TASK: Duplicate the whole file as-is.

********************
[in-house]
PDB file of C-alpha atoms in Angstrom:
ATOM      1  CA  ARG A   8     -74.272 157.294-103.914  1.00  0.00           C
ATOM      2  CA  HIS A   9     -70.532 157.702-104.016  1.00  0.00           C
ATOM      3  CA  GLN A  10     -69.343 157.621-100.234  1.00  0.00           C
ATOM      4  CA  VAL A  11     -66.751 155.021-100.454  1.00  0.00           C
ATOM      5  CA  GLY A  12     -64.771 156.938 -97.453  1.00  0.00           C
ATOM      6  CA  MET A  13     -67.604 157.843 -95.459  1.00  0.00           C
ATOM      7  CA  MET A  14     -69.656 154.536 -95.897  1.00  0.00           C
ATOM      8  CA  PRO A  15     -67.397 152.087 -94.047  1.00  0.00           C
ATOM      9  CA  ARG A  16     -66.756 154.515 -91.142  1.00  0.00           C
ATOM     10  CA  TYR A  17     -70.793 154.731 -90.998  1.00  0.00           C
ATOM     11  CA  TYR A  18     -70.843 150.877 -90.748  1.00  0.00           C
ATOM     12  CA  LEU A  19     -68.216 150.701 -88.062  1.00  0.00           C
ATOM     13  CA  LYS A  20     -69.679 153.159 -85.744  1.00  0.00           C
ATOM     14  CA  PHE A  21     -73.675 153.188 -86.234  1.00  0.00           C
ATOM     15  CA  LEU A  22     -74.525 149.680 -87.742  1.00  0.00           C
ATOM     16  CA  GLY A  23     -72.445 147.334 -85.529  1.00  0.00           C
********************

[in-house]
PDB file of C-alpha atoms in Angstrom:
ATOM      1  CA  ARG A   8     -74.272 157.294-103.914  1.00  0.00           C
ATOM      2  CA  HIS A   9     -70.532 157.702-104.016  1.00  0.00           C
ATOM      3  CA  GLN A  10     -69.343 157.621-100.234  1.00  0.00           C
ATOM      4  CA  VAL A  11     -66.751 155.021-100.454  1.00  0.00           C
ATOM      5  CA  GLY A  12     -64.771 156.938 -97.453  1.00  0.00           C
ATOM      6  CA  MET A  13     -67.604 157.843 -95.459  1.00  0.00           C
ATOM      7  CA  MET A  14     -69.656 154.536 -95.897  1.00  0.00           C
ATOM      8  CA  PRO A  15     -67.397 152.087 -94.047  1.00  0.00           C
ATOM      9  CA  ARG A  16     -66.756 154.515 -91.142  1.00  0.00           C
ATOM     10  CA  TYR A  17     -70.793 154.731 -90.998  1.00  0.00           C
ATOM     11  CA  TYR A  18     -70.843 150.877 -90.748  1.00  0.00           C
ATOM     12  CA  LEU A  19     -68.216 150.701 -88.062  1.00  0.00           C
ATOM     13  CA  LYS A  20     -69.679 153.159 -85.744  1.00  0.00           C
ATOM     14  CA  PHE A  21     -73.675 153.188 -86.234  1.00  0.00           C
ATOM     15  CA  LEU A  22     -74.525 149.680 -87.742  1.00  0.00           C
ATOM     16  CA  GLY A  23     -72.445 147.334 -85.529  1.00  0.00           C